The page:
The F-Bomb and the VMA’s 2014

Tell me a story about feminism.

I am not a watcher of the VMA’s and this year was no exception. I used to love music videos and was an MTV kid when it was still the place to see new music and hear new music. All that changed in my 20's when I realized that a lot of the music I loved (R&B, some hip-hop, pop, and rock) had videos where I was absent (as a black woman) or where I was on display only for my ass-ets (think R. Kelley). I stopped watching MTV but did not give up my love of music and appreciate the VMA’s for the legacy that they represent.

What does this have to do with feminism? Give me a moment to continue waxing.

Though I gave up on MTV, I kept an ear in the music worlds I loved and, around 1999, a girl band came on the scene that caught my attention: Destiny’s Child. I was never a rabid follower but, over the years, I came to like many of their songs and still listen to them today. When the group split, I did not keep up as much with Kelly Knowles and Michelle Williams but I would have to live under a rock to ignore the meteoric rise of Beyoncé.

Beyoncé. The name evokes an image that you either love or hate (or love to hate). No one seems to be neutral and everyone has an opinion about what she is or is not and what she should or should not do. Whew. That is a lot of weight to carry for anyone even an international pop star. So it comes as no surprise that her latest performance at the VMA’s has set scholars, critics, pundits and a host of others to talking about the hotly contested f-word: feminism.

Okay, enough waxing. Let’s get critical.

In an age where feminism is the F-word and everyone whose anyone has a defined idea of what a feminist is supposed to be, Beyoncé marched on stage and, for 16 minutes, embodied what I believe to be at the heart of feminism: empowerment. She owned her space. Controlled the message. Elevated her voice and commanded equality. For her self and all the rest of the feminists in that audience of over 3 million viewers.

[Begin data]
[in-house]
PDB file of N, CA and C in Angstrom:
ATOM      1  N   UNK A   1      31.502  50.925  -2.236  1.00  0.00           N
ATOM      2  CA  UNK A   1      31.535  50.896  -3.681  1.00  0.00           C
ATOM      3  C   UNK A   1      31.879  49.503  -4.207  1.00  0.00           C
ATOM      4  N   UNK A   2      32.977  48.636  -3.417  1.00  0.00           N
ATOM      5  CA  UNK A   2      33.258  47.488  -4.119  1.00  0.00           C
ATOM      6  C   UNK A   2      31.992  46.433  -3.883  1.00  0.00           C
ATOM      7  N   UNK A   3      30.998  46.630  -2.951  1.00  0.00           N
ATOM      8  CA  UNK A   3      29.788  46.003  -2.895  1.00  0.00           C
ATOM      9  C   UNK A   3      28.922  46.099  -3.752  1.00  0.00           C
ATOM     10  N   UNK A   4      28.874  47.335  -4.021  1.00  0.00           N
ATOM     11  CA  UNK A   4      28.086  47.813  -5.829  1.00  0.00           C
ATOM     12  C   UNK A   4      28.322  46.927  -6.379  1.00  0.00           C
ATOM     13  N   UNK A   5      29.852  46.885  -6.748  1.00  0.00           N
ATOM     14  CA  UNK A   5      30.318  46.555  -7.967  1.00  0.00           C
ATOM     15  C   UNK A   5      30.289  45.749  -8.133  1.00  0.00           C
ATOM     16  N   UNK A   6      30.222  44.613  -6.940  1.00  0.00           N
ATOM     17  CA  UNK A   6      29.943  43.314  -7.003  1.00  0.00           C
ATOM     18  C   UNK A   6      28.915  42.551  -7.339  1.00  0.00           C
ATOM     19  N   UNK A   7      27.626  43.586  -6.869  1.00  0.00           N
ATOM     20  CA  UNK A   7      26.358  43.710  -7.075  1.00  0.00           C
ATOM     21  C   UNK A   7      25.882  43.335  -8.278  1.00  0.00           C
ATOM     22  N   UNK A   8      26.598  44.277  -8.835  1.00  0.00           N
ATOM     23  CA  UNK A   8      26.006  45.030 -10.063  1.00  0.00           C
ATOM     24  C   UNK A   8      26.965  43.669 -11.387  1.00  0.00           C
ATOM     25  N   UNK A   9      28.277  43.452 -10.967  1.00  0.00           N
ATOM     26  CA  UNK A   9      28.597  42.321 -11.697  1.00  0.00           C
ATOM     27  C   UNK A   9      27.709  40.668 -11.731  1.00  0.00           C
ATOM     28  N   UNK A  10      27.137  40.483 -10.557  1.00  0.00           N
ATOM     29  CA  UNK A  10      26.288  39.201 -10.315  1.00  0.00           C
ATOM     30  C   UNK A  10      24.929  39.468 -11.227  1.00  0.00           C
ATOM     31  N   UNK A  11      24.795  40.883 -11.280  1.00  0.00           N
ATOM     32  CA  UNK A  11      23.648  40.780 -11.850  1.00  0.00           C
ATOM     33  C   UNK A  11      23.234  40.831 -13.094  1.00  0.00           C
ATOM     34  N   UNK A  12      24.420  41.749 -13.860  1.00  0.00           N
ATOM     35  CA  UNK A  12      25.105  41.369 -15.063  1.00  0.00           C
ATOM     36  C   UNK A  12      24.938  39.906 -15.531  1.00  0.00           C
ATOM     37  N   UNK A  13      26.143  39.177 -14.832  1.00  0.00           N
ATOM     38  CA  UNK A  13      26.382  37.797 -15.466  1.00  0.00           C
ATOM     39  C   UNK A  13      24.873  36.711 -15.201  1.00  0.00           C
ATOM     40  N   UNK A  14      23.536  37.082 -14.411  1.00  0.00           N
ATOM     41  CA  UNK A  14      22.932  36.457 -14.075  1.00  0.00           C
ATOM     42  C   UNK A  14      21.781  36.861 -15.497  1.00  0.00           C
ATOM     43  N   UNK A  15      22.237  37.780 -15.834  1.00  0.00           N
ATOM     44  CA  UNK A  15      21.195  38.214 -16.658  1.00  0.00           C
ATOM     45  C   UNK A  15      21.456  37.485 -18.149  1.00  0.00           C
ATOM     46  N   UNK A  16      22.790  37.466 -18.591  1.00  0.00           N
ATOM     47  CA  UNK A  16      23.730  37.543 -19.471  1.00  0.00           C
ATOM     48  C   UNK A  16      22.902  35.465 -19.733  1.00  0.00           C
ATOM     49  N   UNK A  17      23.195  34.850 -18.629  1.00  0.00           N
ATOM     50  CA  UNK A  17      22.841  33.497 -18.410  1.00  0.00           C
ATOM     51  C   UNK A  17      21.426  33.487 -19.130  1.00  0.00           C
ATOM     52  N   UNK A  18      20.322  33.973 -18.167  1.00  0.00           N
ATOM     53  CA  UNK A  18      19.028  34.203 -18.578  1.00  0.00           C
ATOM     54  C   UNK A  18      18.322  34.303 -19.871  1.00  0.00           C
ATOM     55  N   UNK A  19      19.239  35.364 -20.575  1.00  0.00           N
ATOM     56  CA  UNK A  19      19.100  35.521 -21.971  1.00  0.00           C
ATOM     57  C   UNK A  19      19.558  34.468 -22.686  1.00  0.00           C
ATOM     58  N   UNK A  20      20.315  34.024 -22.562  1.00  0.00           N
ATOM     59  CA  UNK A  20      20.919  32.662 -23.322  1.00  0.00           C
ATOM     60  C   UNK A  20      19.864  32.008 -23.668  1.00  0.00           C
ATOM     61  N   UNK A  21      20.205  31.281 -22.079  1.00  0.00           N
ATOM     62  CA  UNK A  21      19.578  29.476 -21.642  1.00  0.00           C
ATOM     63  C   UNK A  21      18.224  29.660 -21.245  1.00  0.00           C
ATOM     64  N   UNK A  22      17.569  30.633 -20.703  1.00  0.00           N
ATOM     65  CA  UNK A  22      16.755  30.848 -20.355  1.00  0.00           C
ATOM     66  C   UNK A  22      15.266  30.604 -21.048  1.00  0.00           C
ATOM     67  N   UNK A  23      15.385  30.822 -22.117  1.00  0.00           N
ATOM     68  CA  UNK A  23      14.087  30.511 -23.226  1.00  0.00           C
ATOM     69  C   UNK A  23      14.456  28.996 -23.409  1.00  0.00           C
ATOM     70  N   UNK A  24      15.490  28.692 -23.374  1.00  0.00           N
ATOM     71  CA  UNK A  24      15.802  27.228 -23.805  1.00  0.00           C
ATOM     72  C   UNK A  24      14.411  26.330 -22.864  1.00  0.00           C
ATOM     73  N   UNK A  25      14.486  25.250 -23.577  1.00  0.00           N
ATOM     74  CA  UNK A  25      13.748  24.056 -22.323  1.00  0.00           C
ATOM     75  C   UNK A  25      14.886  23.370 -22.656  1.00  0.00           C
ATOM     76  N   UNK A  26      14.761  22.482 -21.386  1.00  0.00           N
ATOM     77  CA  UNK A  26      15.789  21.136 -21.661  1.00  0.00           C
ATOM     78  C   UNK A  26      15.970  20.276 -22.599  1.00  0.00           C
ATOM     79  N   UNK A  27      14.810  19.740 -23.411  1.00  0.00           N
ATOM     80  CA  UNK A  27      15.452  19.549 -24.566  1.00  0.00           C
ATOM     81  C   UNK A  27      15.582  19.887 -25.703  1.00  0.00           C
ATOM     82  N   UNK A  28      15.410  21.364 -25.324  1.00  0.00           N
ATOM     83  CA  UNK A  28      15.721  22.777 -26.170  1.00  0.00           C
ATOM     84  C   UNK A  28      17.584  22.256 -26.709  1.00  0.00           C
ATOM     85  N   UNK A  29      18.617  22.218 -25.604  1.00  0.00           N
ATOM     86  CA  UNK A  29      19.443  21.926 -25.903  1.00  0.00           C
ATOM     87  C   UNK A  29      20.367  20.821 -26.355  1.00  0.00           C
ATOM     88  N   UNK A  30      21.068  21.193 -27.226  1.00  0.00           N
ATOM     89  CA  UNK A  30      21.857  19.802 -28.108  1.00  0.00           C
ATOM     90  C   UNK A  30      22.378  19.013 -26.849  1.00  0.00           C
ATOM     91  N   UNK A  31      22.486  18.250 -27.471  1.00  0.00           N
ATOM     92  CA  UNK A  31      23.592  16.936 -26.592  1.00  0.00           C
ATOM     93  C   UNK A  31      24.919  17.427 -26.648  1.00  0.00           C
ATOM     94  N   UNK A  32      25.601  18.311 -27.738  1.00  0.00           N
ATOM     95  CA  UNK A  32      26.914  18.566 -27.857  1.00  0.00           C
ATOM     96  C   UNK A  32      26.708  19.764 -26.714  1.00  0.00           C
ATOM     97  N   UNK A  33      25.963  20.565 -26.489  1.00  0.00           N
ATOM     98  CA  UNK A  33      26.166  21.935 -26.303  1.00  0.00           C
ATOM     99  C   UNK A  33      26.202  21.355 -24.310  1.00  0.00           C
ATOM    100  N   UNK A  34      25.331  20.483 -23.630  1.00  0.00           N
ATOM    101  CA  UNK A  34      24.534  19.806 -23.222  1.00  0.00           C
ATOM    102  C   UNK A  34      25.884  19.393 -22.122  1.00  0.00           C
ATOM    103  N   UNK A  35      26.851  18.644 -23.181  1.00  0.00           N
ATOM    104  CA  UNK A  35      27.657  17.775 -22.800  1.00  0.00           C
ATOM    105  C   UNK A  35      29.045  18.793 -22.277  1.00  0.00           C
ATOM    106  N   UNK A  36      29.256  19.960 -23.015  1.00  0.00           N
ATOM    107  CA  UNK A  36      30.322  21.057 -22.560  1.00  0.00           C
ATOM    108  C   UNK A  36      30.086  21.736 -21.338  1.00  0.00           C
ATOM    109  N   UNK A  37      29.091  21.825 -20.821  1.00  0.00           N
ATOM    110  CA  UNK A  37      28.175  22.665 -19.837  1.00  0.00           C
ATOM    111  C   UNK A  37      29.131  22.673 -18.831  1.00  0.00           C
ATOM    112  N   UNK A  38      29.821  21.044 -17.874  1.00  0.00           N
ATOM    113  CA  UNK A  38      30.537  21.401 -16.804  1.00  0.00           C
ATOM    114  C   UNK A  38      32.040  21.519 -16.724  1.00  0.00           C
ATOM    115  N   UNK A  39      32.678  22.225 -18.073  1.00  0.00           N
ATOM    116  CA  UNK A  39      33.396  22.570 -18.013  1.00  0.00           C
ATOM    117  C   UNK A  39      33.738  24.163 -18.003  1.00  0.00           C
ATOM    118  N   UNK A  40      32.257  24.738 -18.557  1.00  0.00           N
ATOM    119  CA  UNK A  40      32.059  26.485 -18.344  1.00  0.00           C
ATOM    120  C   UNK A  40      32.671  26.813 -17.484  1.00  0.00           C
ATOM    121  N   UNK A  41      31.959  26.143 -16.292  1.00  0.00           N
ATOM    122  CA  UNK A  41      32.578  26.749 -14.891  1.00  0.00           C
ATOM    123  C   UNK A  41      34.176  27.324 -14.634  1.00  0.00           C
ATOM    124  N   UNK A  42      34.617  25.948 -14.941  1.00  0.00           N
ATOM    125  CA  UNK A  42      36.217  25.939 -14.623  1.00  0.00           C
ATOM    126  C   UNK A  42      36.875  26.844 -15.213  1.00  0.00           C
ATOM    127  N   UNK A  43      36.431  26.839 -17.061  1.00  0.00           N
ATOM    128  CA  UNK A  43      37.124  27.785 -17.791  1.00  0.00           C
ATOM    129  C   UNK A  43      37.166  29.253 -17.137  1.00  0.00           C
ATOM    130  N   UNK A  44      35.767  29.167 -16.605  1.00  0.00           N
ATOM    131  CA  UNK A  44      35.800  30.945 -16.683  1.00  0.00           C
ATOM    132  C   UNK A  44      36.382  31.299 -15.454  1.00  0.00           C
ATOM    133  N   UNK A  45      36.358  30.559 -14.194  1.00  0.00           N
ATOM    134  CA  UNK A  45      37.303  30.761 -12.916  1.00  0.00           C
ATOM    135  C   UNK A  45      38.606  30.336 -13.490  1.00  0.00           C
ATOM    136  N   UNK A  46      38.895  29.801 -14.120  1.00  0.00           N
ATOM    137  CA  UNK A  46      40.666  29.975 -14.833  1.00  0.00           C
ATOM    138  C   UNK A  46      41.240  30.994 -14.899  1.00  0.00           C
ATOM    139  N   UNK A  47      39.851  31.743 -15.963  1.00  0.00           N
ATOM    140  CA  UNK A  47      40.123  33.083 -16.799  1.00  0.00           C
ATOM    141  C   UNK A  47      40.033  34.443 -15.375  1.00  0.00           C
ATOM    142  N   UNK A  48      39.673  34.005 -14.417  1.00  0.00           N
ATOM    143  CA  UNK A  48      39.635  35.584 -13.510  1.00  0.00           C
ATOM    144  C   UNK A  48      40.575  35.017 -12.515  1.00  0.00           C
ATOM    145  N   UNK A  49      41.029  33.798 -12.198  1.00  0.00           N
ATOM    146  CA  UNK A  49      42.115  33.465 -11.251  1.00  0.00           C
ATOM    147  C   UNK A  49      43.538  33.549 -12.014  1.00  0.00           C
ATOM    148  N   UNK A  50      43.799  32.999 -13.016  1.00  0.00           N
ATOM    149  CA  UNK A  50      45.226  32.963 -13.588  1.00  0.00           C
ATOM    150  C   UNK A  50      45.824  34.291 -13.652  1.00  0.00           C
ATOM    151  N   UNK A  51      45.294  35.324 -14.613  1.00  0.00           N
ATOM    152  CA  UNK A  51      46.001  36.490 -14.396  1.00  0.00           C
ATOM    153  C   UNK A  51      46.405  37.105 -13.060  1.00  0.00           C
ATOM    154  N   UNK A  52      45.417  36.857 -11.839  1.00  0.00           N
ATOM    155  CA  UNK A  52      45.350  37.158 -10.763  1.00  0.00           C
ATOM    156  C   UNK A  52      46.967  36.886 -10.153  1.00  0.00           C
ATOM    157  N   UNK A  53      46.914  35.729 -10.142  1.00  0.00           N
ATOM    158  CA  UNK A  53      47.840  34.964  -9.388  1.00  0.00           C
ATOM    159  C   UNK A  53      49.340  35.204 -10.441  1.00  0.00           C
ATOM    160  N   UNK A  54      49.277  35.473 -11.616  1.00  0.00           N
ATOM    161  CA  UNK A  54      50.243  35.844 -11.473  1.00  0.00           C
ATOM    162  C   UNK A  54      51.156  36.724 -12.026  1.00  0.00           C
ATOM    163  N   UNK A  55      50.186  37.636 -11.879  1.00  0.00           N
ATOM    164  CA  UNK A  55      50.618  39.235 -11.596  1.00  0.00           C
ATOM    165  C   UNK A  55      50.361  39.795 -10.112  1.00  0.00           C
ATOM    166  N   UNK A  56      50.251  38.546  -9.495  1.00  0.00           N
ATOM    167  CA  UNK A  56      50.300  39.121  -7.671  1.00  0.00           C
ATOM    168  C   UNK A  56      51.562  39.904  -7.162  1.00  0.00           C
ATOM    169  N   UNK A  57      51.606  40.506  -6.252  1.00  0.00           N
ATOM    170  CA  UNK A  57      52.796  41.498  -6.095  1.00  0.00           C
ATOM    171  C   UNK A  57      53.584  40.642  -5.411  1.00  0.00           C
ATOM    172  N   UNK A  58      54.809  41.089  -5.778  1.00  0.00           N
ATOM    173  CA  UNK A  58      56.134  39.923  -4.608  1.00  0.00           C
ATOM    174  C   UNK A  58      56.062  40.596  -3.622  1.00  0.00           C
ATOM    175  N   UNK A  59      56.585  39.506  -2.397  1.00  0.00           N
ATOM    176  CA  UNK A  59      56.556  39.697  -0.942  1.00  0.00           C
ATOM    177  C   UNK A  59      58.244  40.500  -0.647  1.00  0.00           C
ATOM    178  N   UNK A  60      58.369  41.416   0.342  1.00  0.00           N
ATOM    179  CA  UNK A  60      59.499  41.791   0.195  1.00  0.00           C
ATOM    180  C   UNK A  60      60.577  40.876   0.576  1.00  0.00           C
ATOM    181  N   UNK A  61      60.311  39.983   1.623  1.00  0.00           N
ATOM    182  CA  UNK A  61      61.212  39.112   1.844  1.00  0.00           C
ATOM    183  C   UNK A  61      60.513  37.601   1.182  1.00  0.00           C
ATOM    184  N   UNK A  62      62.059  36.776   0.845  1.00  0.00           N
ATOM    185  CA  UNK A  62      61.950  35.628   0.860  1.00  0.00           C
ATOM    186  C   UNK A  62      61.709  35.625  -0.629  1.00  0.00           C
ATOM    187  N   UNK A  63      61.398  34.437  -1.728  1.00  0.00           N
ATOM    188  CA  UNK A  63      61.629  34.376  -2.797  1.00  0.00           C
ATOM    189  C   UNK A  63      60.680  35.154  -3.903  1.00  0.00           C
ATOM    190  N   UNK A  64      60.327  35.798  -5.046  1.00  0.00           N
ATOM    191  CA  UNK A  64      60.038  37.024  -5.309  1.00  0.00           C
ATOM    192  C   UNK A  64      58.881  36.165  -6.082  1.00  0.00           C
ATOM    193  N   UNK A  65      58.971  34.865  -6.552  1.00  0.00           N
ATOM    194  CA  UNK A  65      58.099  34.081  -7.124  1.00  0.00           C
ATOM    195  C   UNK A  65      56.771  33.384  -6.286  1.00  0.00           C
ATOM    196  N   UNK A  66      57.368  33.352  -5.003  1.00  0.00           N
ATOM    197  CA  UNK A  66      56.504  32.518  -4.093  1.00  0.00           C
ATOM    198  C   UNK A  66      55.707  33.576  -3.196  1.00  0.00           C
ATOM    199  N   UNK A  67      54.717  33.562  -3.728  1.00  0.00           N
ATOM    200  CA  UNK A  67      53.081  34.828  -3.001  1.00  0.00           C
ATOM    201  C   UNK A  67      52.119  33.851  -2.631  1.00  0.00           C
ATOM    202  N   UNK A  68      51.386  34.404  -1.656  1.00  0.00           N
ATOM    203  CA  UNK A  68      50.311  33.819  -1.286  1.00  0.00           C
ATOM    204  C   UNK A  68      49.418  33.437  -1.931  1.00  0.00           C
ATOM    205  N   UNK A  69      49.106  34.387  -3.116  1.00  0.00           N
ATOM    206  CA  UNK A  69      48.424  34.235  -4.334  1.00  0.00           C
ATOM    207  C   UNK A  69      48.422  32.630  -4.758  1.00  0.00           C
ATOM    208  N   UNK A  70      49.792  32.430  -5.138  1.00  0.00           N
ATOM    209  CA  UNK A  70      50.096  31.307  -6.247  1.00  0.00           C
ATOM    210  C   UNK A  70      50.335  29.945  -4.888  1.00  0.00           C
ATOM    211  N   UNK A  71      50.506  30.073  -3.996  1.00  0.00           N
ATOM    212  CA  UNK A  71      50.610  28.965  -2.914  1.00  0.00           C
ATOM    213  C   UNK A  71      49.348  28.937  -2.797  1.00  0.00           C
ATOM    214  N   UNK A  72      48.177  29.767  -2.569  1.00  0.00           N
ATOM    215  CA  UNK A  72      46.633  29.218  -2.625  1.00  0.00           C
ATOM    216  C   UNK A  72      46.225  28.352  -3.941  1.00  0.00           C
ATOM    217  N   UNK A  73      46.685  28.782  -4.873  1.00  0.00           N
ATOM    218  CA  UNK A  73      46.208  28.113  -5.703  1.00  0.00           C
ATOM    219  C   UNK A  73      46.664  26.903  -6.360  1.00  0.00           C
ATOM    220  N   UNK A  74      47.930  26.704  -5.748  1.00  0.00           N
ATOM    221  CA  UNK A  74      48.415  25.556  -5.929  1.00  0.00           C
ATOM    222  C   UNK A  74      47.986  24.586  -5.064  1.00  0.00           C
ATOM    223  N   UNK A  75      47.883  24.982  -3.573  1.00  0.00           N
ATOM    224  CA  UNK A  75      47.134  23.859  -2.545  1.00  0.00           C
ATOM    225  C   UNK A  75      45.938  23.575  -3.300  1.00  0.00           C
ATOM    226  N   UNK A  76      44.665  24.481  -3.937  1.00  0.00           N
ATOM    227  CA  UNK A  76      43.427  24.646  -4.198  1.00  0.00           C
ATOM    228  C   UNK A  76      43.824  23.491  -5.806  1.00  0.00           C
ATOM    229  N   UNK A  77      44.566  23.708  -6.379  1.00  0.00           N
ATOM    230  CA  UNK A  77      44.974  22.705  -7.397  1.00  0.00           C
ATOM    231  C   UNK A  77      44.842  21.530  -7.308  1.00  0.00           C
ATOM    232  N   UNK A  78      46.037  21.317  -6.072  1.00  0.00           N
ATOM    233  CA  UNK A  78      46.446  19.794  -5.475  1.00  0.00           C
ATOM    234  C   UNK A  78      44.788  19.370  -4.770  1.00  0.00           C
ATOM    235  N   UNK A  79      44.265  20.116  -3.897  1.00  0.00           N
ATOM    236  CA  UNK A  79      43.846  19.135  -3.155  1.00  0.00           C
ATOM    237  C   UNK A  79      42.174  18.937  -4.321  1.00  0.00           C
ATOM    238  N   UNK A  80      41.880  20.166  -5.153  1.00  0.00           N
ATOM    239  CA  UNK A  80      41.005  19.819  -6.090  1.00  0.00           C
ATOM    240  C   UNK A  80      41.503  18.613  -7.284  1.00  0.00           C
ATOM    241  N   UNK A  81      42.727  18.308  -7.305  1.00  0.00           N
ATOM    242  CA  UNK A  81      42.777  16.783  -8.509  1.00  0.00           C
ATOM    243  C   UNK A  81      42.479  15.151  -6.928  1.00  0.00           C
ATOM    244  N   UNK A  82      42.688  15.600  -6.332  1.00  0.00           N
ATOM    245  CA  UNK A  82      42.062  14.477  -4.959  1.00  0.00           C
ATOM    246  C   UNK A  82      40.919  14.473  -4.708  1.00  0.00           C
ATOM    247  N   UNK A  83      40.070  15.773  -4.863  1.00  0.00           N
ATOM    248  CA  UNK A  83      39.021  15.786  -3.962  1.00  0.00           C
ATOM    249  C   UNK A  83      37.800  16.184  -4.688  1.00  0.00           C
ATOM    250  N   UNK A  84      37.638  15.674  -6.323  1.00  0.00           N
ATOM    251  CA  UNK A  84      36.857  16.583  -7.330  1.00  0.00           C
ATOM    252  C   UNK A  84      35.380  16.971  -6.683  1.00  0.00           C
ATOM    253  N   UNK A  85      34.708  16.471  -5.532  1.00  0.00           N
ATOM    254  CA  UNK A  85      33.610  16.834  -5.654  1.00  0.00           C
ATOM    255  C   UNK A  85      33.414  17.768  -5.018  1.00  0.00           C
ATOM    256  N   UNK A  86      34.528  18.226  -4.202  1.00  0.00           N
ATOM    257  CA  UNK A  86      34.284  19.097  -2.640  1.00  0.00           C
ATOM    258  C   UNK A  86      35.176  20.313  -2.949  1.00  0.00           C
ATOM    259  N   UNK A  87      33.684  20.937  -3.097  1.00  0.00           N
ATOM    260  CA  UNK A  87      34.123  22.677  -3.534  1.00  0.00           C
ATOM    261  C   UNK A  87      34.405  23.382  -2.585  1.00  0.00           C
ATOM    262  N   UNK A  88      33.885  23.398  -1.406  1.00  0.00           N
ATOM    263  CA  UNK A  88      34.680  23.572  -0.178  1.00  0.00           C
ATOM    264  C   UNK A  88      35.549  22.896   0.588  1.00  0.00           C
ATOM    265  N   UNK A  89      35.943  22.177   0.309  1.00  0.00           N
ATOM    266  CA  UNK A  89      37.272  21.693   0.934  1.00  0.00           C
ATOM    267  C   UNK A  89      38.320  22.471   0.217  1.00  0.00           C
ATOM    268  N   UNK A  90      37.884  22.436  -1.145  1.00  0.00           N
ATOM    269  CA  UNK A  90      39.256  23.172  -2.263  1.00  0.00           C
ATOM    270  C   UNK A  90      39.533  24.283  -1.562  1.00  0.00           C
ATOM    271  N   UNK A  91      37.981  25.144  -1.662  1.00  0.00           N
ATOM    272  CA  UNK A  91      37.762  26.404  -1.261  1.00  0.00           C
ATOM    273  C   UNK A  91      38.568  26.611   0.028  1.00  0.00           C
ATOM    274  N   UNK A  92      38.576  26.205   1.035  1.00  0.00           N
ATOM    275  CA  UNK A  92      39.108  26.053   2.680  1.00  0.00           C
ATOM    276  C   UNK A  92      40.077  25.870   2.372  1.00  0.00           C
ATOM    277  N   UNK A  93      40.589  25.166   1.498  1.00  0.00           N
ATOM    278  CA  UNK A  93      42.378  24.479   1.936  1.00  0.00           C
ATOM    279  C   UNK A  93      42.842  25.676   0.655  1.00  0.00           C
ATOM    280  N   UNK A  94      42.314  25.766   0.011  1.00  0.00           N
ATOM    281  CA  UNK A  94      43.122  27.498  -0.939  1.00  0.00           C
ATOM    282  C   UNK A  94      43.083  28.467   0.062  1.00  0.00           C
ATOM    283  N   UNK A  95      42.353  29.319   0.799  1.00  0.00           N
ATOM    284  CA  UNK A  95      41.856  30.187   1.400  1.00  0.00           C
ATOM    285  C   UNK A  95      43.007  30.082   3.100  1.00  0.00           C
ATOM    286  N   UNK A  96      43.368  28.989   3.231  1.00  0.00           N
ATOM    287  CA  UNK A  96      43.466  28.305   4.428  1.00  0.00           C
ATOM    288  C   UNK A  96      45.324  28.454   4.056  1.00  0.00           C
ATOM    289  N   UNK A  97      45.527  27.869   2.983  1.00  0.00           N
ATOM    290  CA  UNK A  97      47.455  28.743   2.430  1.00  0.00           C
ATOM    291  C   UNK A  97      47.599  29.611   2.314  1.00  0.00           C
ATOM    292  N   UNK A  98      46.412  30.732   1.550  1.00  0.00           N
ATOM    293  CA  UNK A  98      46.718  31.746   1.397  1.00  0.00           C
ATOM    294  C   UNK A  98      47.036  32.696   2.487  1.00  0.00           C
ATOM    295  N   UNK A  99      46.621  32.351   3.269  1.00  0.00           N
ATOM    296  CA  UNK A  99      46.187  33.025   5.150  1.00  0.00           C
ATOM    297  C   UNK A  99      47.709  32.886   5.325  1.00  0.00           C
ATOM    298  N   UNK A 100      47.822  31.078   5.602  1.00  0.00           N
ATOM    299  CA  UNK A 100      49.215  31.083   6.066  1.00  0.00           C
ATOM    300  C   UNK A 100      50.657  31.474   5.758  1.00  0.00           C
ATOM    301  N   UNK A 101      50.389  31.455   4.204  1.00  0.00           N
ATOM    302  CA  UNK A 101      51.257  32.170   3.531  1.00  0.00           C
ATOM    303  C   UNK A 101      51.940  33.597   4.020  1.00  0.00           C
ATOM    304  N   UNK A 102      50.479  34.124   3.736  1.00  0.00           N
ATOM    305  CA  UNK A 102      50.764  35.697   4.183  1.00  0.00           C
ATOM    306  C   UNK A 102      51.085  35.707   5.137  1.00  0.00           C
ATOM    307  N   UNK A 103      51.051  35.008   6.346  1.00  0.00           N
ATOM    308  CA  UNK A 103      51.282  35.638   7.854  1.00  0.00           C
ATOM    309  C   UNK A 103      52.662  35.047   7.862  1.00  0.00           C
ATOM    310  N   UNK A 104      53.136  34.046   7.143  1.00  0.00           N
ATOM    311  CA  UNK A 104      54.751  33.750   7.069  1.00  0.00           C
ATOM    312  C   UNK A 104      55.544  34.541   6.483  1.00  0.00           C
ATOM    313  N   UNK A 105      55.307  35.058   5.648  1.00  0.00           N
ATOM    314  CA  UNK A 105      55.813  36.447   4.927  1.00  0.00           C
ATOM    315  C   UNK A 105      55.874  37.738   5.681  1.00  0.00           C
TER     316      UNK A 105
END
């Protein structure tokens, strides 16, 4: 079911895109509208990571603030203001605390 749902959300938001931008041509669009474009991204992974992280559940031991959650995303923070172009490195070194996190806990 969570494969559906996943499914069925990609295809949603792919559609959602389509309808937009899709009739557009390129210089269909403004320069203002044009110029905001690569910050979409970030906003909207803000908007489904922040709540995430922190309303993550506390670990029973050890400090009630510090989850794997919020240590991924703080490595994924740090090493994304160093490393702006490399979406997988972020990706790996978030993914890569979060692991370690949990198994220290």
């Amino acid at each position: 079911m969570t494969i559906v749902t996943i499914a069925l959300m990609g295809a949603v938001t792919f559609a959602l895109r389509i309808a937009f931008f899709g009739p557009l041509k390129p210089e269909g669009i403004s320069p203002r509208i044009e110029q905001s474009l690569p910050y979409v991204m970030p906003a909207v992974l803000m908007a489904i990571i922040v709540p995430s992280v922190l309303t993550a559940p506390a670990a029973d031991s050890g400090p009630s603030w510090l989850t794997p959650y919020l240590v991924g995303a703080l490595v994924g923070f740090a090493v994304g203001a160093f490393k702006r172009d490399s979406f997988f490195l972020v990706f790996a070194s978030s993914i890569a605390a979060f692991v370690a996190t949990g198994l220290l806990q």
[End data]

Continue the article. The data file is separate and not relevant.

We sang. We danced. We cried. We loved it and loved her.

I think we forget that feminism was not only about being able to own our economic life but also our sexual life and our sex life. The uncomfortable truth for some feminist, and culture at large, seems to be that women enjoy sex. We want to have it. On our terms. In our time and with whomever we choose. Celebrating that fact makes many people uncomfortable. For 16 minutes, Beyoncé brought us into a world where she owned all the ideals that I think Gloria Steinem, Audrey Lorde, bell hooks, and Cecile Richards (to name just a few) fought to bring to the masses. She owned not only her sensuality but her ability to have and enjoy sex.

Maybe if the women of today who think that feminism is the F-word saw her they might realize that Beyoncé as a mother, lover, friend, performer, business woman, daughter and friend brought the house down not because feminism is dead but because it is not. It is alive and well and kicking and we feminist could do worse than to have Beyoncé on our front lines.

All hail Queen Bey.